12. T0: 8:57 am, you make valid points, the most balanced ones on this thread.
    Jim, it really isn't a different time. Money is money is money and it always has been a goal to get more of. The difference is the topic is more upfront and in the open.

    Beusse isn't doing anything earth shattering or new to the game. Special sections, specialized content, theme-specific content ---it's all the same.
    Sometimes, reporters get worked up over stuff that doesn't or rarely happens. What's the issue with someone (anyone) calling with a story idea or suggestion. If YOU take that as undue influence that's an issue you must work out. It's a ethical question once you follow through on inappropriate pressure. And let's face it, journos get "pressure" and requests to cover things from EVERYONE --soccer moms, coaches, fans, Lions Club to the banker.

    Journos don't control the market on good ideas. That thinking is one reason why people stopped reading newspapers.

    There is no reason why Beusse can't and won't say you don't assign stories to any reporters.

    Beusse can and advertisers often do ask for theme or specific event coverage. You can assign a team, freelancers or strong interns to do the work.
    Folks, it's not that hard to do or that big of a deal.

  13. You don't get it, 2:23. There's an old saying: We comfort the afflicted, and afflict the comfortable.

    Suppose those advertisers try to influence coverage of an issue that, let's say, involves taxpayer dollars, like a sports stadium? The advertisers get upset because whereas before, they were allowed to influence coverage, and now they're not. Or, editorial caves in and doesn't cover the issue fairly for fear of upsetting the advertiser.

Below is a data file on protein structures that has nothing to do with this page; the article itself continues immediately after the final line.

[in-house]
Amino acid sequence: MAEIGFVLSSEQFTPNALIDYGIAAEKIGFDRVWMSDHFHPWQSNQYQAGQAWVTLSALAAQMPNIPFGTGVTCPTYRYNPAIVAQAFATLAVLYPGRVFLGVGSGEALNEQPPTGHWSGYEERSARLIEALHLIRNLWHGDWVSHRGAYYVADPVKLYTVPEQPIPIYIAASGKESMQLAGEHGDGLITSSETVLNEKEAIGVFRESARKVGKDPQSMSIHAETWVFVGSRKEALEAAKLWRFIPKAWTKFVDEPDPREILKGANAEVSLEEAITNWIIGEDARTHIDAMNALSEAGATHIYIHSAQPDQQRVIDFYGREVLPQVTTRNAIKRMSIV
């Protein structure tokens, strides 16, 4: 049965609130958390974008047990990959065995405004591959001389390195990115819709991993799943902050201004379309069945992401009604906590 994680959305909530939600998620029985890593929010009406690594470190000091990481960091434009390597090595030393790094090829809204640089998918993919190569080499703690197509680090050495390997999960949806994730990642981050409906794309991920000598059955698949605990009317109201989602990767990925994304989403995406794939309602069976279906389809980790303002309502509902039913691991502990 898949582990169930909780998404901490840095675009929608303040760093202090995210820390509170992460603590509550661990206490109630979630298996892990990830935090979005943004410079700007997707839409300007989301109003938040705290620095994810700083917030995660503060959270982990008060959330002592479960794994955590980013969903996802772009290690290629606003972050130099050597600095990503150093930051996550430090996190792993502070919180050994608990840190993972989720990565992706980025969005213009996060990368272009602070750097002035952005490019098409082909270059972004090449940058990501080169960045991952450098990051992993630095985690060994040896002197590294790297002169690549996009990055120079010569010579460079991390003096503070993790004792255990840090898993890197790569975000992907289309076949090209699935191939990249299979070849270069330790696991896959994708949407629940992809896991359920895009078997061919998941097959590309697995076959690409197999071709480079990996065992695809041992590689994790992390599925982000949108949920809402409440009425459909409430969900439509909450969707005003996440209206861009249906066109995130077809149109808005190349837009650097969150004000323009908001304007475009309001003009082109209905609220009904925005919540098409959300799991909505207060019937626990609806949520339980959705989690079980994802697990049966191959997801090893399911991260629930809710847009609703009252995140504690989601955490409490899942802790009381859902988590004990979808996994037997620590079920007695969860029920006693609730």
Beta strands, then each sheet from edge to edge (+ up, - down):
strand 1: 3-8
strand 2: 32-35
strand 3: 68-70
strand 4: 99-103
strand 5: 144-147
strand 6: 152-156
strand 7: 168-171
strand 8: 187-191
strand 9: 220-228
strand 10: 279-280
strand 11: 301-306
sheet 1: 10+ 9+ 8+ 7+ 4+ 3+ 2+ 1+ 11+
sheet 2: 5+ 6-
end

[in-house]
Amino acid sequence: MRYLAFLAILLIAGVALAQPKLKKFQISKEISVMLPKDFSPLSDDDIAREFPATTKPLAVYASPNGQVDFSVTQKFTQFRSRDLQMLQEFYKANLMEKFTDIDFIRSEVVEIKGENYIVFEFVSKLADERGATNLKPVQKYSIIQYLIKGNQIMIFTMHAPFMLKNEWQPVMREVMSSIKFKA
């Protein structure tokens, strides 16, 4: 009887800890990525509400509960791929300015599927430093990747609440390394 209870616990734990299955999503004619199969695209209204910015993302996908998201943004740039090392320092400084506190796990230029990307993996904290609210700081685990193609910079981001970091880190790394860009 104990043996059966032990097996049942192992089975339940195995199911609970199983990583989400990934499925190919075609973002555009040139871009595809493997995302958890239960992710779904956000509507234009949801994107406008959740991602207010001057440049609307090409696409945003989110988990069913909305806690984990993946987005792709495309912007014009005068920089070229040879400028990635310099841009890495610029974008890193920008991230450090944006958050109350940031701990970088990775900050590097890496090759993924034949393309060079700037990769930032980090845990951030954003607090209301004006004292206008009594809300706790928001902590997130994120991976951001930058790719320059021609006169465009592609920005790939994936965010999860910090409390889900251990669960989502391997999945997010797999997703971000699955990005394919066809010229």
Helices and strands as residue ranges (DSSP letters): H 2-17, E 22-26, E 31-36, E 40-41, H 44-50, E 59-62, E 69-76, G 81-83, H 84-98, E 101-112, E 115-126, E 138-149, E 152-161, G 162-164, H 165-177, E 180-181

Gannett used to be concerned over the perception of its coverage in addition to its pursuit of the almighty dollar. Now, they don't give a damn.

  14. And to think they called Karl Rove turd blossom.

  15. Mr. Beusse needs to bone up on his USAT Sports history. Perhaps a call to former USAT Sports Editor Gene Policinski might help jog Beusse's memory about the newspaper's story on the outing of the late Arthur Ashe in 1993. Never upset anyone? That's the kind of generalization USAT sports would never make. So it's a shame that the new boss would.

  16. "sports" is not first amendment journalism.

  17. wow! 5:31 great post!

    These new managers have so little respect for the history and legacy that is USAToday.

    We get it, you are here to "shake things up" but that doesn't mean throw out all the good and ignore what's been built.

  18. Out of respect for the late Arthur Ashe and USAT's reporting, I should clarify my use of the word"outing." Ashe had AIDS as the result of a blood transfusion during his heart bypass surgery. He did not choose the timing of USAT's story, so he made his announcement based on the newspaper's impending story. The timing of the story, given the great respect people held for Ashe, created some anger with the newspaper. But Gene Policinski, now director of the First Amendment Center in Nashville, always maintained that the newspaper proceeded responsibly. Frank Deford of Sports Illustrated countered, saying that a number of reporters close to Ashe, including Deford, knew about Ashe's condition and chose not to make the revelation out of respect for him.